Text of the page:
Scientists identify plastic-chomping bacteria
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A group of German researchers have identified a strain of bacteria capable of breaking down some of the chemical building blocks of polyurethane.
Polyurethane is a flexible, lightweight polymer used in an extremely wide range of products, including cleaning sponges, building insulation, skateboard wheels and footwear. In 2015 alone, polyurethane products accounted for 3.5 million tonnes of plastics produced in Europe.
Unfortunately, polyurethane is also extremely difficult and energy-intensive to recycle or destroy, as thermosetting polymers do not melt when heated. This results in vast quantities of polyurethane being dumped in landfill sites, where they release a cocktail of toxic chemicals (some of which are carcinogenic).
While the UK and many other countries have committed to reducing plastic waste, many researchers are also engaged in efforts to find ways to degrade plastics using microorganisms. This study is among a small handful – most of which focus on fungi – to address the biodegradation of polyurethanes.
The researchers, based at Leipzig’s Helmholtz Centre for Environmental Research-UFZ, identified a strain of bacteria (Psuedomonas sp. TDA1) from a site rich in brittle plastic waste. It belongs to a group of extremophilic bacteria known for their tolerance of toxic organic compounds, such as those released by waste polyurethane. Helpfully, this strain of bacteria is capable of attacking polyurethane bonds.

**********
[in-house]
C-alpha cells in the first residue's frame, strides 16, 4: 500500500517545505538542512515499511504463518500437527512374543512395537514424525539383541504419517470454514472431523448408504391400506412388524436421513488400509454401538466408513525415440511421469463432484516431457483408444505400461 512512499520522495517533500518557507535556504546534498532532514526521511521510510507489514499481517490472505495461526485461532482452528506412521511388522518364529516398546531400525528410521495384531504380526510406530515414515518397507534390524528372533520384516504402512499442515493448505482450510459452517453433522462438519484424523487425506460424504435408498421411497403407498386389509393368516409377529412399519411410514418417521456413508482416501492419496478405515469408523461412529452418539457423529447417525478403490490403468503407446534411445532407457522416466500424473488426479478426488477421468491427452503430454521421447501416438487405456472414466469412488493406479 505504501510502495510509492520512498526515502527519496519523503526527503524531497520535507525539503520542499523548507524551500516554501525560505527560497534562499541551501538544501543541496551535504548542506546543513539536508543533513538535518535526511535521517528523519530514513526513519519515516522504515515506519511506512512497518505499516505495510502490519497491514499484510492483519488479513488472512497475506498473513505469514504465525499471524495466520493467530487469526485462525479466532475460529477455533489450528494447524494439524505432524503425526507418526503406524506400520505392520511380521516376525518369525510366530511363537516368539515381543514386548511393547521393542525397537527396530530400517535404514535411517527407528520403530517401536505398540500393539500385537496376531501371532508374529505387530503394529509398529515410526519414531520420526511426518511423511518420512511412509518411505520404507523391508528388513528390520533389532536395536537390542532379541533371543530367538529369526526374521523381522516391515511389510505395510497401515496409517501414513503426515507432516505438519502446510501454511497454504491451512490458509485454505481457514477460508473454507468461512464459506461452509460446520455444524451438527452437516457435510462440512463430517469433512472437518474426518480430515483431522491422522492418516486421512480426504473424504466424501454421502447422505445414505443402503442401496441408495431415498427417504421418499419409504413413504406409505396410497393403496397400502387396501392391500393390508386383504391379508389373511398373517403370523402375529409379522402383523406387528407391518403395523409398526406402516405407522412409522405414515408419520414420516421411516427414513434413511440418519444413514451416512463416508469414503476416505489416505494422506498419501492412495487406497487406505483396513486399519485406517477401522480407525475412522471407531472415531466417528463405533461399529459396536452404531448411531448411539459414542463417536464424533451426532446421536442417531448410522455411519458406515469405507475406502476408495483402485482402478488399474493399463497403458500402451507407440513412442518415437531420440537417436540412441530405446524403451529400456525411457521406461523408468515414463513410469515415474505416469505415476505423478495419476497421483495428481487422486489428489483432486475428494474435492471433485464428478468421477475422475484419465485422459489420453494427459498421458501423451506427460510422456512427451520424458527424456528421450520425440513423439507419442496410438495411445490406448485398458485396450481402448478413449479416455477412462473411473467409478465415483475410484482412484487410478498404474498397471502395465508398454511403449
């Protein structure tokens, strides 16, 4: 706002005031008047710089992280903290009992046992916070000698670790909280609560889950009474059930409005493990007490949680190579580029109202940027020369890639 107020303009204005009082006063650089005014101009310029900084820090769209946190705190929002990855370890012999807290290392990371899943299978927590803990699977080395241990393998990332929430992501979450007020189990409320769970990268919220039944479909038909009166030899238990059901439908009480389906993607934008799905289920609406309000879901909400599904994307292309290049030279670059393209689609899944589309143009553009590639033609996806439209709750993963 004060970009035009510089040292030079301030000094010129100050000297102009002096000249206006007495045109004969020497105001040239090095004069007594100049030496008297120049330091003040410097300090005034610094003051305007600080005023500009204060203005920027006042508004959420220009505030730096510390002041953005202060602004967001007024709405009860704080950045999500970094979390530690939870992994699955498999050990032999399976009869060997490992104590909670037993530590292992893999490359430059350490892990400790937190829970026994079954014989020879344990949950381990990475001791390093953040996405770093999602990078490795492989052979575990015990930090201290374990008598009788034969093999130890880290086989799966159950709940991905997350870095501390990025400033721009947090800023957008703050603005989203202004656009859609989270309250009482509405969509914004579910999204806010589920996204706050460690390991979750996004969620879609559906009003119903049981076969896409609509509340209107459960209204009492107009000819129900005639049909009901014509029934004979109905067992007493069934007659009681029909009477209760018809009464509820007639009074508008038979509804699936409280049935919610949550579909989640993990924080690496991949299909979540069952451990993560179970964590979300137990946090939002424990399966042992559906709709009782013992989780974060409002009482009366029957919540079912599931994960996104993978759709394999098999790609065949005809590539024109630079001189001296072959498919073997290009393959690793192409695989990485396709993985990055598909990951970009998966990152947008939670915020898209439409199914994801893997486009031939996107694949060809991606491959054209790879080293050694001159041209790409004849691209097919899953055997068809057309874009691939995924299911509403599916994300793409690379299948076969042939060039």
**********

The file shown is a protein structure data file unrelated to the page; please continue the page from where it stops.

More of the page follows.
They performed a genomic analysis to understand how Pseudomonas sp. TDA1 metabolises certain chemical compounds found in polyurethane and found that it is capable of essentially using these compounds to sustain itself.
“The bacteria can use these compounds as a sole source of carbon, nitrogen and energy,” said Dr Hermann Heipieper. “This finding represents an important step in being able to reuse hard-to-recycle [polyurethane] products.”
According to Heipieper, the first step of future research on the bacteria will be to identify the genes that code for the enzymes which break down these compounds, with more basic research required before work can begin exploiting Pseudomonas sp. TDA1’s usual capabilities for polyurethane degradation.
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